Thanks to a friend who posted the Emery article at u4prez.com

CPAC a Clash of Ideologies

Legalize marijuana? Cancel the fence? Withdraw the troops? Lose in Iraq and Afghanistan and don’t look back? If you only listened to every other speech from CPAC, you might forget where you were. Pollster Tony Fabrizio was jeered for downplaying Ron Paul’s second consecutive straw poll win, but his comments were spot on. The consensus at CPAC is that government is too big. That may have been the only consensus.

Herman Cain also nailed it when he said the reason Obama is President is because too many conservatives stayed home rather than vote for a less than perfect candidate.

Ron Paul’s victory should not be ignored by the Republican Party. While he certainly does not represent mainstream Republicanism, his supporters could represent the difference between a Republican win in 2012 and four more years of Obama.

On the other hand, Paul needs to understand the influence he holds and the responsibility he has to promote conservatism to whatever degree he can. Ron Paul is so infatuated with individualism that I doubt he would call out his supporters for their shameful, liberal-like behavior when Cheney and Rumsfield were on the stage. Paul could learn a lesson or two from his son about how to defeat the left and build bridges with conservatives. Such reconciliation is his only path out of the peanut gallery.

Gary Johnson eliminated himself from the mainstream 2012 Republican primary with his libertarian views on drugs and immigration. However, he too represents a very significant part of not just Republicans, but the conservative constitutional movement. If Republicans truly want to return to the constitution, then federal drug prohibitions, international relations, and other differences appearing from CPAC must be dealt with and debated in a civil manner.

It would be far from fair to portray the libertarian wing of conservatism to be the only division, especially when Politico reports that Palin, Huckabee, and DeMint skipped the conference this year because of the presence of a gay conservative group at CPAC. Perhaps they could learn a lesson from Ann Coulter, a notoriously right wing radical Christian who keynoted a recent GOProud homosexual conservative conference and spoke about the gay conservative movement at CPAC.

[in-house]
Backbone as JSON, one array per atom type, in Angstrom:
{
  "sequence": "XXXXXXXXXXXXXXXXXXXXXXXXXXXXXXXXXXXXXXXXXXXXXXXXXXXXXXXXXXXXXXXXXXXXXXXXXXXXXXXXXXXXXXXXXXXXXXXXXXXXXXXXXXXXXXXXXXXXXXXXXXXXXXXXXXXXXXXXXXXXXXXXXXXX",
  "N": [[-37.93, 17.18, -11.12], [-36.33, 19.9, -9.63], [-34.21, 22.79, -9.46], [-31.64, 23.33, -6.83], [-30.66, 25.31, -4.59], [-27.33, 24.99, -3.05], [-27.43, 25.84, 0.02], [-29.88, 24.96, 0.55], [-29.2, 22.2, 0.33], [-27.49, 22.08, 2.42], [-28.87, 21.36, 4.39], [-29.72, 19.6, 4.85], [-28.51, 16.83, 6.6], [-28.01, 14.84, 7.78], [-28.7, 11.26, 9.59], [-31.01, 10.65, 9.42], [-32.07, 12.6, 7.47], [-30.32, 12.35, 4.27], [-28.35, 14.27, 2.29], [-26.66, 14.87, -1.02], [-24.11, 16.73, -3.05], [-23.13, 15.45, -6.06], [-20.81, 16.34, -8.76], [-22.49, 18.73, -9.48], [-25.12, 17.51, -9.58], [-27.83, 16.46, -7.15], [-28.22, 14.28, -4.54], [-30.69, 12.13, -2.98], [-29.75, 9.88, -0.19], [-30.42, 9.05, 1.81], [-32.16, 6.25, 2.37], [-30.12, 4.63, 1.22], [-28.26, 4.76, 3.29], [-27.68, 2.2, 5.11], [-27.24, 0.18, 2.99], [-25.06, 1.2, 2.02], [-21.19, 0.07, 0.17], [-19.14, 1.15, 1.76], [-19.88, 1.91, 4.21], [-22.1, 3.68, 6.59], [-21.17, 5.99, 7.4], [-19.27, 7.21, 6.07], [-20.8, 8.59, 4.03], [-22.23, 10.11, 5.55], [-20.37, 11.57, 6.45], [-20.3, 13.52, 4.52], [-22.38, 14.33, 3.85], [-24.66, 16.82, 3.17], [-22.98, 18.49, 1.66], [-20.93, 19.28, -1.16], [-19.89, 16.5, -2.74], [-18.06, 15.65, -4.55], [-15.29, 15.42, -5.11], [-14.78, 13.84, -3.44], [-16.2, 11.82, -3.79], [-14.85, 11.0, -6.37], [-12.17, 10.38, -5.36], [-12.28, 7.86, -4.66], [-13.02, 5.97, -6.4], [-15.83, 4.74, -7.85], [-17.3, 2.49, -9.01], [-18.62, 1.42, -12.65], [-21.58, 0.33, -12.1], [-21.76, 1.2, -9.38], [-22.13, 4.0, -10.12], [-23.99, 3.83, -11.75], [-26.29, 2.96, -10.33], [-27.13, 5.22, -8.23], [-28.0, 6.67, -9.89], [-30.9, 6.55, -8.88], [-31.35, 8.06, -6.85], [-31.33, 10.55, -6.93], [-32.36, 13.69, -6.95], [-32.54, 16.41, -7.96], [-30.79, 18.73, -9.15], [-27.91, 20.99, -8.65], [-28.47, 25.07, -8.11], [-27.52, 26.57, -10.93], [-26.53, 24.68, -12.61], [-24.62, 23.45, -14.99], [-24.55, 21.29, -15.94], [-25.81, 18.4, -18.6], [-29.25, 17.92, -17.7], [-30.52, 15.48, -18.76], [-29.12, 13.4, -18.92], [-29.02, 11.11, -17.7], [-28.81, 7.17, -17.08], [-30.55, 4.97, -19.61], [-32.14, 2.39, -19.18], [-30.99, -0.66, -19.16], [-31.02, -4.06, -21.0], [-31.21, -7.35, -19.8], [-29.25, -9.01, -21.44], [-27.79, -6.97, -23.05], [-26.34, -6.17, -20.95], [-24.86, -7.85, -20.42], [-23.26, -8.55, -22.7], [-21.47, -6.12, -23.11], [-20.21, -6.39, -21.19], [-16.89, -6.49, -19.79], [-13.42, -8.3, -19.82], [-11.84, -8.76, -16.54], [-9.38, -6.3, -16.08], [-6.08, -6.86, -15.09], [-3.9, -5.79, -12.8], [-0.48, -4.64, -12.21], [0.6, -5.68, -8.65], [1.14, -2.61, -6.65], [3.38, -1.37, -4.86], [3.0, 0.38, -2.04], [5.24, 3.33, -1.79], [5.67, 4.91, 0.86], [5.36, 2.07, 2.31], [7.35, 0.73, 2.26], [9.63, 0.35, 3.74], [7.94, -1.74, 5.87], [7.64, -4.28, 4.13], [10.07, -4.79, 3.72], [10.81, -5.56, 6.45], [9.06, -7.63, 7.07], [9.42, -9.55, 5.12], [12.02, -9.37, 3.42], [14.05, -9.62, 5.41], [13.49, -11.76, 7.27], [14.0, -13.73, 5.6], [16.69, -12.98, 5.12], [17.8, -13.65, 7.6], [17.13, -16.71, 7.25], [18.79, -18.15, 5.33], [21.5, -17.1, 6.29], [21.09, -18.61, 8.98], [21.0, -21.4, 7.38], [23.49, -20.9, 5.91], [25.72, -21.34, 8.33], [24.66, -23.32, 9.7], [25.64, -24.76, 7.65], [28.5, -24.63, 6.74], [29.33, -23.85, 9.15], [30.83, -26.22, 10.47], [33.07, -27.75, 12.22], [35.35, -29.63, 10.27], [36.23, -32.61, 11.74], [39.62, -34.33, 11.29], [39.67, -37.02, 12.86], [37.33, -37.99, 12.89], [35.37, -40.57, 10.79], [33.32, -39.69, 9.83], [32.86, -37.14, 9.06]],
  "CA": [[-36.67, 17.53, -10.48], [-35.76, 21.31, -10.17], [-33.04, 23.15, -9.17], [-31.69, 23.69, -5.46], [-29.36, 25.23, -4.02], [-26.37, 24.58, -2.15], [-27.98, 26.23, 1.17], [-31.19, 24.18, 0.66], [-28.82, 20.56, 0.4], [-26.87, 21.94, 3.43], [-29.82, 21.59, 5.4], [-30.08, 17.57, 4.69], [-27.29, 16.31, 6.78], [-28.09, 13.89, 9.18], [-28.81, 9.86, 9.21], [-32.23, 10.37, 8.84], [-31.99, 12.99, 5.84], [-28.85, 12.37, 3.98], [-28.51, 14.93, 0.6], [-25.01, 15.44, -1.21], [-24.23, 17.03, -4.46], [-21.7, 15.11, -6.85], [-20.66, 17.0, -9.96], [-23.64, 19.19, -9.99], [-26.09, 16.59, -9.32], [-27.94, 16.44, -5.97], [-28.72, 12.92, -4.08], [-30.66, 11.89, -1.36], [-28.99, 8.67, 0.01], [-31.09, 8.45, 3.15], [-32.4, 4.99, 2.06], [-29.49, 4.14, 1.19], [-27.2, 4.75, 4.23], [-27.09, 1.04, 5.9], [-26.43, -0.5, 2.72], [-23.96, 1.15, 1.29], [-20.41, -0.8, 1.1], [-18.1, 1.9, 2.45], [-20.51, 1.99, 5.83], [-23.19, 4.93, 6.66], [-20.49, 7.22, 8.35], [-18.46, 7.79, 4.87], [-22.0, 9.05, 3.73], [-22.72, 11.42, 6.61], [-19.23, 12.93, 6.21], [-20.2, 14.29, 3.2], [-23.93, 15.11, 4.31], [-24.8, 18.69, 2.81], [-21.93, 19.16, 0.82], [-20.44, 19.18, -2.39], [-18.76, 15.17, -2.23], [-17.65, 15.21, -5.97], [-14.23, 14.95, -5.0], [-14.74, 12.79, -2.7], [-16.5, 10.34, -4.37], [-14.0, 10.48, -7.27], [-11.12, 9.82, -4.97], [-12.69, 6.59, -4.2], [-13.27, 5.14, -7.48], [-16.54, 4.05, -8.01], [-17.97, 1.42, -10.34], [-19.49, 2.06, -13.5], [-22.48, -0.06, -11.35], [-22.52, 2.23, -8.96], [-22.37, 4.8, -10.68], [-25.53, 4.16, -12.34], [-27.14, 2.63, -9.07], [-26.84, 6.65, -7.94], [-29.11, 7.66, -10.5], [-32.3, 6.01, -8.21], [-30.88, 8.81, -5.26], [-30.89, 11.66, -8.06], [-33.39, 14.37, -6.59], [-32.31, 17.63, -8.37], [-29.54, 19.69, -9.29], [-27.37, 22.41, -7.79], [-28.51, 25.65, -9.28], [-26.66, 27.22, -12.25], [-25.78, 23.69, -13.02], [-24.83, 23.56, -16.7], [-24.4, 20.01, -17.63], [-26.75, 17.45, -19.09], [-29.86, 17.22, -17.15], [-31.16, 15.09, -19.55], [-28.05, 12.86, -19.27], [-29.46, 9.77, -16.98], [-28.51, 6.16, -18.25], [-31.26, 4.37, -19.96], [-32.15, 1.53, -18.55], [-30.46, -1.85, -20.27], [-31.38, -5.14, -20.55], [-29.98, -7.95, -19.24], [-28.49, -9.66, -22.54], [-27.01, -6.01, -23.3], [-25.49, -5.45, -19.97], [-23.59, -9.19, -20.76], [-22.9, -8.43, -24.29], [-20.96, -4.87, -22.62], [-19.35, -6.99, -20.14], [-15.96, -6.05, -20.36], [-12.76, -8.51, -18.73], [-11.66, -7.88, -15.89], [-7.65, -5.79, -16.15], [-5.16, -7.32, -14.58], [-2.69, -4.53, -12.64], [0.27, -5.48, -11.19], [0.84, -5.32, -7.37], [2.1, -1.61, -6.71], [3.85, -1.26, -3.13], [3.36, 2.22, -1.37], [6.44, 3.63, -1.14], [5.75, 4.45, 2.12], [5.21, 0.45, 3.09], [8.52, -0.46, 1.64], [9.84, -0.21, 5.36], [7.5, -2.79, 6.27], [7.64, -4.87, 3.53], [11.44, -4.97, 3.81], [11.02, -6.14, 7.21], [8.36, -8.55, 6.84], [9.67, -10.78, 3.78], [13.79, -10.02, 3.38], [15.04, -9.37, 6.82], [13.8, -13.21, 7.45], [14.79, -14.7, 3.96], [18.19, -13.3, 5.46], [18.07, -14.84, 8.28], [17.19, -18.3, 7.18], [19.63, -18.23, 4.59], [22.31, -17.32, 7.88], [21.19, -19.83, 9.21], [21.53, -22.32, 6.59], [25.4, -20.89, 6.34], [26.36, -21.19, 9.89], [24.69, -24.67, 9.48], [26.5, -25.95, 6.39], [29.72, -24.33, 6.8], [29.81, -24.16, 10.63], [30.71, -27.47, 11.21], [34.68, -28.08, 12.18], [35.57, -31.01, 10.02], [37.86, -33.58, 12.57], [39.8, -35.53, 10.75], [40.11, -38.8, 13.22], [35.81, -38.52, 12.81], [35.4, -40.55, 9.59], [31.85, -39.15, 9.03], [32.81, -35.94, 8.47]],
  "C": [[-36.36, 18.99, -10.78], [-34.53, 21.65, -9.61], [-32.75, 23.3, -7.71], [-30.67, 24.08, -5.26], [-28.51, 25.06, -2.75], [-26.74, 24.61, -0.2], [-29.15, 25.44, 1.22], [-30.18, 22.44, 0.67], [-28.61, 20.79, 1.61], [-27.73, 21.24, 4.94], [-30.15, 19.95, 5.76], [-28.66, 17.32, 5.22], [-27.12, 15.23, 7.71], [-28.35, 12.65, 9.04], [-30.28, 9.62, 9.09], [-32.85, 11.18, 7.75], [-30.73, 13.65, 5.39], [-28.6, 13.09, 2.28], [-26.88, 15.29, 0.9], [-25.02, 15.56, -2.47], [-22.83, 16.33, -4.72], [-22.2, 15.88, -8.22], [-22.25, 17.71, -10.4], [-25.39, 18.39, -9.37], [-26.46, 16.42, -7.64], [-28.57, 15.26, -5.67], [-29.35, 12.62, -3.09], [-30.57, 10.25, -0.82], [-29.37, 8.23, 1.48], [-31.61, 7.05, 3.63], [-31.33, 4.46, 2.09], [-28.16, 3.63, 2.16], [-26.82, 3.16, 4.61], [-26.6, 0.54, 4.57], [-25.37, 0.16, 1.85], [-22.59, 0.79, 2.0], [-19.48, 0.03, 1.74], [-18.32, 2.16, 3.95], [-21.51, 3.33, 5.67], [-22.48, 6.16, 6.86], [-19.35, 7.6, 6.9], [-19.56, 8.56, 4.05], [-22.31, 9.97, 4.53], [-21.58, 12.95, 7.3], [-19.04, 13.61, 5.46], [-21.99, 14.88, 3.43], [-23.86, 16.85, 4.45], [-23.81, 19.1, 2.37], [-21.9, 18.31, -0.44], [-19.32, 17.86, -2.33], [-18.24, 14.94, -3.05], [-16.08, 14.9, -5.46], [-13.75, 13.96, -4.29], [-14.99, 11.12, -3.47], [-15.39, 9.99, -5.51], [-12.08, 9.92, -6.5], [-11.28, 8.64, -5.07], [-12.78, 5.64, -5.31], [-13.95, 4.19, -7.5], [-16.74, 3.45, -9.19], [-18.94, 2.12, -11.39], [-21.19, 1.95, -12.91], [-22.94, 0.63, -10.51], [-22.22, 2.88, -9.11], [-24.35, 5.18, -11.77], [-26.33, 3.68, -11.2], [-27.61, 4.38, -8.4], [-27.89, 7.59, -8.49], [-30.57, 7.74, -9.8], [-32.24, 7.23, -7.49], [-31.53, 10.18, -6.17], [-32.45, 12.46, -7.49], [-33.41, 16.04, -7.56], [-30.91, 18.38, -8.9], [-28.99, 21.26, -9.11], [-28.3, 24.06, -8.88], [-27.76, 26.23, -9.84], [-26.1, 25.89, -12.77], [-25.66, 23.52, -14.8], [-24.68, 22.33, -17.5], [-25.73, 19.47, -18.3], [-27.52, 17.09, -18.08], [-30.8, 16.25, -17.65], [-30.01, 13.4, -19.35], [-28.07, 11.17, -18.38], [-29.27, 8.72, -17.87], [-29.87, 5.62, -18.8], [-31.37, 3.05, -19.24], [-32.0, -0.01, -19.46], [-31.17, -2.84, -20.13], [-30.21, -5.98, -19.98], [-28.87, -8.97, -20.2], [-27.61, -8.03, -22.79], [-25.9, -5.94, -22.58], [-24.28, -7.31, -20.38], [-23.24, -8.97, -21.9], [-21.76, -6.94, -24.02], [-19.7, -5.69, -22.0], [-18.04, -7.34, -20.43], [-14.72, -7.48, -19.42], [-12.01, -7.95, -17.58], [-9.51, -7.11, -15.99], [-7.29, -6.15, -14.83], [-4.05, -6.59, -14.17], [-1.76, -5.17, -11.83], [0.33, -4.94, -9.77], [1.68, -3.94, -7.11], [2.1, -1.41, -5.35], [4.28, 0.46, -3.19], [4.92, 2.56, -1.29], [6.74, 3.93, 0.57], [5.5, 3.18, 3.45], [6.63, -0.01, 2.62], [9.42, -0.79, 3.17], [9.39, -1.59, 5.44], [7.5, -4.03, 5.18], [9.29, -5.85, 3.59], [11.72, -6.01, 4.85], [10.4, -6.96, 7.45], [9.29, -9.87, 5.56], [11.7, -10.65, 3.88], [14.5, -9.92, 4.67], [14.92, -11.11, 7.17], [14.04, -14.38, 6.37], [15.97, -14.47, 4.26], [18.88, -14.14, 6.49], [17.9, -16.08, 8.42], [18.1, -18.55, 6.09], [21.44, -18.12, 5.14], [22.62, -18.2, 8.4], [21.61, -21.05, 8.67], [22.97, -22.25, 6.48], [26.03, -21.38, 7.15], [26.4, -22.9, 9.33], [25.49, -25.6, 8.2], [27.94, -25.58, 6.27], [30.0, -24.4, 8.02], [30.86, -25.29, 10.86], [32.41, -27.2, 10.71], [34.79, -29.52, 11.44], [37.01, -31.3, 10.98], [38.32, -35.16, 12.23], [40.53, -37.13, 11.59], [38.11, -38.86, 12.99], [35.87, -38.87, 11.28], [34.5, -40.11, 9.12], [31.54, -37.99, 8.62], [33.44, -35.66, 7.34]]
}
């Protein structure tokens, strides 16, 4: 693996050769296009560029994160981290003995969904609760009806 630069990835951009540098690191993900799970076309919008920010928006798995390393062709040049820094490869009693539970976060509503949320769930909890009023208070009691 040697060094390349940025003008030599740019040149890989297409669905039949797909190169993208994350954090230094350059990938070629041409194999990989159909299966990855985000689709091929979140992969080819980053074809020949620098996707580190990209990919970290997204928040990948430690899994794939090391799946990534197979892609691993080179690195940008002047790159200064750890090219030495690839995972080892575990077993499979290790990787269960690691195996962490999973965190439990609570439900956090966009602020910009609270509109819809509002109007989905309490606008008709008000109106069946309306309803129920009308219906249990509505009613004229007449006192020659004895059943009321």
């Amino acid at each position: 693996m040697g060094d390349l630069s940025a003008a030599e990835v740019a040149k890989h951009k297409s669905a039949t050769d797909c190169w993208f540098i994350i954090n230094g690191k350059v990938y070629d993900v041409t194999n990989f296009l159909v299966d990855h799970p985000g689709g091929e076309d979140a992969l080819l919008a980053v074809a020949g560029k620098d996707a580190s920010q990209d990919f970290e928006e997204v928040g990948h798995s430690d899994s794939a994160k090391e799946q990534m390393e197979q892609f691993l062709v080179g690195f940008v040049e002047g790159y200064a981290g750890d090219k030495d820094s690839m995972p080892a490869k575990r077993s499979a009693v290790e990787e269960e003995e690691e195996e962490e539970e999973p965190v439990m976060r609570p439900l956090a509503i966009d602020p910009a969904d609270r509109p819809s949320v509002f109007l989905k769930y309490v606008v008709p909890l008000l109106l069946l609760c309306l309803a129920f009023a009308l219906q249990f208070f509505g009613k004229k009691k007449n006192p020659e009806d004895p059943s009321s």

I doubt even Paul’s supporters believe the straw poll is representative of the majority of conservative Republicans in the country. But if the various factions of conservatives cannot come together against the Democrat candidate after the 2012 primary, Herman Cain’s history lesson will repeat itself.

Republican Presidential Contenders React To President Obama’s State of the Union Address

Bookmark and Share Under an atmosphere that frowned upon the slightest hint of disagreement much more than in State of the Unions gone by, many potential Republican candidates for President had reactions to the Presidents address whichshowed that they were not timid in their desire to make clearwhere theyparted ways withthe President.

The often abrasive John Bolton who threatens to run for President for the purpose of focusing the nations attention on to international threats to our security Tweeted;

With no foreign policy victory of his own & many failures, bizarre that Obama would take credit for restoring America’s leadership in world.

Leading conservative deficit hawk, South Carolina Senator Jim DeMint sent out a Tweet stating;

Our debt crisis demands spending cuts, not a freeze. When a car speeds toward a cliff, you hit the brakes, not cruise control.

Indiana Congressman Mike Pence sent out the following the email that described the Presidents speech as frustrating. In it he also sent a post SOTU interview he did with PBS.

Dear Fellow American, In last night’s State of the Union address,




President Obama called on Americans to take control of our destiny and take responsibility for the deficit.